Master of ceremonies, Waasekom (Edward George) and Crystal Osawamick with the TMU eagle staff, buffalo skull, and blessed water from the sunrise ceremony. Waasekom is Anishinaabe of the Turtle Clan from the Saugeen First Nation and Stony Point First Nation. Crystal Osawamick Wiinkaushkwe (Sweetgrass Woman) is Anishinaabekwe from the Odawa Nation and is of the Turtle Clan. She is also the E-nankiid Anishinaabe Maawnjidowinan miiniwaa Shki-maajiishkaachiganan (Manager of Indigenous Events and Special Projects) within University Events and Ceremonies in the Office of the President, and led the National Indigenous Peoples Day organizing circle.

This event is organized by the National Indigenous Peoples Day organizing circle

This year’s event is organized by a collective of Indigenous and non-Indigenous colleagues, led by Crystal Osawamick, manager of Indigenous events and special projects. 

The collective includes staff from the Career, Co-op and Student Success; the Centre for Excellence in Learning and Teaching; The Creative School; the Indigenous Education Council; Office of the President; Office of the Provost; Office of the Vice-President, Equity and Community Inclusion, including Indigenous Initiatives and Gdoo-maawnjidimi Mompii Indigenous Student Services; Saagajiwe; School of Early Childhood Studies; Student Affairs; Student Life and Learning Support; Ted Rogers School of Management; and TMU Libraries. 


If you have any questions, please email Crystal Osawamick, manager of Indigenous events and special projects at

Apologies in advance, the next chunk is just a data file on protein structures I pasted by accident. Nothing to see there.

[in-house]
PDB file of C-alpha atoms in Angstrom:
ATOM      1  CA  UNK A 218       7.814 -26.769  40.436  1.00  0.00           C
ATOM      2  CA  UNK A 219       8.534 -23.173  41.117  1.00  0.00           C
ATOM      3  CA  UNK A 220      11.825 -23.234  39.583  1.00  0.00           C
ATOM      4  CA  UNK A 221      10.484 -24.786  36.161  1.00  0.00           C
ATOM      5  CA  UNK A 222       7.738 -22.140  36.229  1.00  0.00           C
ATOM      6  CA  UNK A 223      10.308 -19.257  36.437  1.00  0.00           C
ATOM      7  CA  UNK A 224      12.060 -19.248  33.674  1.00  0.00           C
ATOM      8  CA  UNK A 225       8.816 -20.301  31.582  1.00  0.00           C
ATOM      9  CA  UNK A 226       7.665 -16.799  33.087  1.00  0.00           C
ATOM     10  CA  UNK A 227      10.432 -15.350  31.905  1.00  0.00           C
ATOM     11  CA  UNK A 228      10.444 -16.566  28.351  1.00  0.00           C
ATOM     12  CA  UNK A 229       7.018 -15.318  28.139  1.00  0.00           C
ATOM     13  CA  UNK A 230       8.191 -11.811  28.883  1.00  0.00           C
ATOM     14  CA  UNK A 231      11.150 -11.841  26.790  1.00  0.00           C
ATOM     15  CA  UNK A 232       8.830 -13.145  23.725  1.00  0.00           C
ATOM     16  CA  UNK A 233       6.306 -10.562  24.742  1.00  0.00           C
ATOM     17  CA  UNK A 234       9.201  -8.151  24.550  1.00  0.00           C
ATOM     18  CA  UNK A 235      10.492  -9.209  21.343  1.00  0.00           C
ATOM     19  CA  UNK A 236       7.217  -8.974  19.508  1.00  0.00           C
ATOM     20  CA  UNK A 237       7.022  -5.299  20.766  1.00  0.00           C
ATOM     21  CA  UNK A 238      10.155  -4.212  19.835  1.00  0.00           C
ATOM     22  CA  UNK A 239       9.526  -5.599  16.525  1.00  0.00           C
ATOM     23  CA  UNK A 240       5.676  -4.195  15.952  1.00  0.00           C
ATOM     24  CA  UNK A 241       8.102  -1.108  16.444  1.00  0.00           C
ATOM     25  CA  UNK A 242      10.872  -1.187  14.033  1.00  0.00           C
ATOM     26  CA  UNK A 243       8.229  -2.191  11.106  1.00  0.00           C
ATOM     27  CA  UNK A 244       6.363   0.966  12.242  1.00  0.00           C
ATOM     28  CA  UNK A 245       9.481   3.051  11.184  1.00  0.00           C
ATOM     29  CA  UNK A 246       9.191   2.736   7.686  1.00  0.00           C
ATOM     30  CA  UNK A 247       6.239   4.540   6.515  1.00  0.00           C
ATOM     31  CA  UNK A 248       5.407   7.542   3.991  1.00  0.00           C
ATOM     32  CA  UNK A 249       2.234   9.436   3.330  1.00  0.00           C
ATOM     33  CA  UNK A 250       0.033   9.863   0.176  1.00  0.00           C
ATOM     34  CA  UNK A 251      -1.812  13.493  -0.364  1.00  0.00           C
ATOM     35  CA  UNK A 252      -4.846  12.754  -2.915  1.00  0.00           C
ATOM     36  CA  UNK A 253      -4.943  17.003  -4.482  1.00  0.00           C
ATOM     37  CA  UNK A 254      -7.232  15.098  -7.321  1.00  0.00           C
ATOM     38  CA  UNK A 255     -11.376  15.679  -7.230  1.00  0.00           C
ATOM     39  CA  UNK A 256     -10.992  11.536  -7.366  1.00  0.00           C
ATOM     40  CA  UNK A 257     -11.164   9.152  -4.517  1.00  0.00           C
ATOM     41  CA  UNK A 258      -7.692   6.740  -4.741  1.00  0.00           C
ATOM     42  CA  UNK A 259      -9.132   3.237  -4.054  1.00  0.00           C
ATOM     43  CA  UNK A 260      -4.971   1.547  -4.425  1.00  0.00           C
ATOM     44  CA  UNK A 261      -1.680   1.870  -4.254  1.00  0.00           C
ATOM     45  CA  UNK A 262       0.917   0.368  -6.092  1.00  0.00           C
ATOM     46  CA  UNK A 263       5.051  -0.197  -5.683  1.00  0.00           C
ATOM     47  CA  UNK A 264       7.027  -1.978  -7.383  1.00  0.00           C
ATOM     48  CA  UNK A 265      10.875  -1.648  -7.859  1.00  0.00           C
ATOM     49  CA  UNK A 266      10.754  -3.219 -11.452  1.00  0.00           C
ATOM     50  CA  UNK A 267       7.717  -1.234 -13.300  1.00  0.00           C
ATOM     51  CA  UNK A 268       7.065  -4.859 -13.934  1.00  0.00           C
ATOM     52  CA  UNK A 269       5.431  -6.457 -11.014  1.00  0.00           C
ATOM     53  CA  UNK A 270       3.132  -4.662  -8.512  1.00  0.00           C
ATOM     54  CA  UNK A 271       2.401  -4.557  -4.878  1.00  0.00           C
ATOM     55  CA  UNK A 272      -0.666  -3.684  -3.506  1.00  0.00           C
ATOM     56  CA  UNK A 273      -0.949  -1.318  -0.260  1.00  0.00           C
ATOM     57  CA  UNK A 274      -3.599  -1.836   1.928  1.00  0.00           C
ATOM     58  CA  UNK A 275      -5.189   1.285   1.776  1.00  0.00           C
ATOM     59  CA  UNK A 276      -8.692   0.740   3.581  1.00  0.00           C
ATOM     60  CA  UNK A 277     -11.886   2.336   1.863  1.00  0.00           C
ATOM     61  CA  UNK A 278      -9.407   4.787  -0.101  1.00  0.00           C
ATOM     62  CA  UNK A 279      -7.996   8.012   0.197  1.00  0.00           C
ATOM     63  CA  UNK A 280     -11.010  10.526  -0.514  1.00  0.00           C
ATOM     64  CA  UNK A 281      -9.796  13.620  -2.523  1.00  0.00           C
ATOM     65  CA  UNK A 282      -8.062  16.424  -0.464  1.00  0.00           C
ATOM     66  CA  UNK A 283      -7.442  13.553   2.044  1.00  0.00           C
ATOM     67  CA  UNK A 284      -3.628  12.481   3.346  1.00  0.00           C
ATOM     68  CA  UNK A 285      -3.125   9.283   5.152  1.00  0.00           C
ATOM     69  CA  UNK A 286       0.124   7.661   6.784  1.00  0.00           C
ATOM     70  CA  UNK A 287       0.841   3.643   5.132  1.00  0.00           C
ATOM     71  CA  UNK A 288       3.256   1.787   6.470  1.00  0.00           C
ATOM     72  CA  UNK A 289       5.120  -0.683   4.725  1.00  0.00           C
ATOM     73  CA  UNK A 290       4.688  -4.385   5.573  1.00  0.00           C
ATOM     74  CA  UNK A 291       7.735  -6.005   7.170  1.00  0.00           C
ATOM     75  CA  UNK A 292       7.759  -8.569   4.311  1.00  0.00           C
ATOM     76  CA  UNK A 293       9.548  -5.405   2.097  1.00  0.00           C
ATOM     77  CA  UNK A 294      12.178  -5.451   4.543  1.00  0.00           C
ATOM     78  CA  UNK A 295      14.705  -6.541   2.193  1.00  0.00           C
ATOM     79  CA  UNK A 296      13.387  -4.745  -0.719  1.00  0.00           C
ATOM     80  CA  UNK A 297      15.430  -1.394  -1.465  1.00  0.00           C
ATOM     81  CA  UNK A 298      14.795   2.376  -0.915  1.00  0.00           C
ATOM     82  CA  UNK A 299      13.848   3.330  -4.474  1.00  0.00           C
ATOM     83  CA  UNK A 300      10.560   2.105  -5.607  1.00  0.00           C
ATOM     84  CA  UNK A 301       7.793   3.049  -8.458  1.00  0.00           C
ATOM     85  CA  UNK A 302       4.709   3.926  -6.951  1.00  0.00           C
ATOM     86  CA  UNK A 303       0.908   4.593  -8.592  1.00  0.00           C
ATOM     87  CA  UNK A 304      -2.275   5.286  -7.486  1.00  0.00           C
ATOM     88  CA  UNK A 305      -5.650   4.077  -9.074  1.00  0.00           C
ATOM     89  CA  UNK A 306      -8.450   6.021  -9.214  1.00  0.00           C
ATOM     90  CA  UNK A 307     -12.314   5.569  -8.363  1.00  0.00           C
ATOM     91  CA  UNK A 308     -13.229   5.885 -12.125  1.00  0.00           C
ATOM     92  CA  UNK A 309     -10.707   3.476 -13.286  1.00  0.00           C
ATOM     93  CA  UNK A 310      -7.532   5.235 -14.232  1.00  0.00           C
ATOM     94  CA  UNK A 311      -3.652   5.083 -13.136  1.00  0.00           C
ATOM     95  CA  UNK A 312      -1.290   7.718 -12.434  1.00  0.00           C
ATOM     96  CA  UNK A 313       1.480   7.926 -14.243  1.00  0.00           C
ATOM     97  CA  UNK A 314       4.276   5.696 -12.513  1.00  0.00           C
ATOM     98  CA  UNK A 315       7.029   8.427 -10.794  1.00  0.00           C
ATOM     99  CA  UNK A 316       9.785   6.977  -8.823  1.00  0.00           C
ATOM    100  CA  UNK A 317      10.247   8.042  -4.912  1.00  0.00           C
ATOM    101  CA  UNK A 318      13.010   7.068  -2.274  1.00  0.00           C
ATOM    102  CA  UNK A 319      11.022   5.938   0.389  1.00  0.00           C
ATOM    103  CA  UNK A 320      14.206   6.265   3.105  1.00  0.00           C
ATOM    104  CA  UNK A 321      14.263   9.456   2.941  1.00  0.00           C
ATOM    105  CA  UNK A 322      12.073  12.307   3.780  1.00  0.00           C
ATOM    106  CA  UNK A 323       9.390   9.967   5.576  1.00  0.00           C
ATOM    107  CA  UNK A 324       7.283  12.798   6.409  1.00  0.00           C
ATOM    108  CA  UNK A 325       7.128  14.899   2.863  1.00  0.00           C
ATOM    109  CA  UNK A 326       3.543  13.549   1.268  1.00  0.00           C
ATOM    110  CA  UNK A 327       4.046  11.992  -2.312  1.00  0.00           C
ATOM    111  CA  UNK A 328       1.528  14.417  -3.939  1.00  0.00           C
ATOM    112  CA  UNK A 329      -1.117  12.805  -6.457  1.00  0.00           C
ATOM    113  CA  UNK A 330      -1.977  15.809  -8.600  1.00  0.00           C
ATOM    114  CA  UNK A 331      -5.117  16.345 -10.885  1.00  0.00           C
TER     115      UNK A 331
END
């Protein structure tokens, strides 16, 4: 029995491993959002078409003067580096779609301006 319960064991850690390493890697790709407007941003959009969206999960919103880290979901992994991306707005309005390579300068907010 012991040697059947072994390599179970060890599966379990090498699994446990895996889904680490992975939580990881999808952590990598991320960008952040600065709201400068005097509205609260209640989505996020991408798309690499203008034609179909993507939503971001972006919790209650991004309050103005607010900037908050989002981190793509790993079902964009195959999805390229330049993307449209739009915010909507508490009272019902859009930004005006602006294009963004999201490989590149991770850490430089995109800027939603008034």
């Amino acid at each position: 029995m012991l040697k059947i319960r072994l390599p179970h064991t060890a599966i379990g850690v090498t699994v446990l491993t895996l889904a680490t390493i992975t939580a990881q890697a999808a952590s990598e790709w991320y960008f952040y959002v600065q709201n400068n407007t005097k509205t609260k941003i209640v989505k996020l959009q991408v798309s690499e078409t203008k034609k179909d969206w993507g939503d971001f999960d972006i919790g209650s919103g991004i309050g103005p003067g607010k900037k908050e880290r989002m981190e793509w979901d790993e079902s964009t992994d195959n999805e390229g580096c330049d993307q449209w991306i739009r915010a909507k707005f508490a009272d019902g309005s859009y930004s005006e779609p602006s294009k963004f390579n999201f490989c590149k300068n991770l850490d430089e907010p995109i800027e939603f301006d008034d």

Past events

Community members gathering in the Student Learning Centre for the event

On June 21, 2023, the TMU community packed the Student Learning Centre 8th floor to celebrate Indigenous history and culture for National Indigenous Peoples Day. All photos by Alyssa K. Faoro.

A community member talking to a vendor with handmade jewellery on the table

Throughout the day, community members shopped from local Indigenous-owned businesses selling handmade products like earrings, necklaces, clothing, hair accessories and dreamcatchers.

Michael Etherington and Brandon Tehanyatarí:ya’ks Martin holding a blue wampum belt in front of attendees

Brandon Tehanyatarí:ya’ks Martin (right), a professor in the Department of Languages, Literatures and Cultures in the Faculty of Arts, gave a presentation on five wampum belts at TMU, including four replicas and one real belt. Attendees could touch and feel the wampum belts and learn about each belt's meaning, history and treaties.

Three Indigenous youth from the 2-Spirited People of the 1st Nations drum group performing in front of the audience

Indigenous youth from the 2-Spirited People of the 1st Nations (external link)  drum group performed songs using traditional hand drums and a shaker.

Michael Etherington and community members playing a game together

Master of ceremonies Michael Etherington (right), taught attendees a community game and held a goose-calling contest.

Three Indigenous youth from the Outside Looking In dance in front of the audience

Three Indigenous youth from the Outside Looking In (external link)  dance troupe danced to a mashup of hip-hop songs. They also shared how the Indigenous-led organization has impacted their lives and given them the confidence and support to thrive.

Community members serve themselves food at the buffet

Hiawatha’s Catering, an Indigenous caterer from Wahnapitae First Nation, in Ontario, provided a delicious feast. Crystal Osawamick prepared a spirit plate, and Amy Desjarlais prayed with it and offered it to the land to feed the spirits, the ancestors and spiritual helpers at the gathering.

Mohamed Lachemi, TMU president, speaking at the microphone next to the eagle staff

TMU president Lachemi thanked the community for coming together to celebrate, learn and reflect and thanked the organizing committee for their hard work and dedication.

Amy Desjarlais singing into a microphone

Amy Desjarlais, the lead facilitator of Rebirthed Teachings, opened the event with a song and welcoming words and closed the event with a prayer, closing remarks and her song Looking Forward, a travelling song.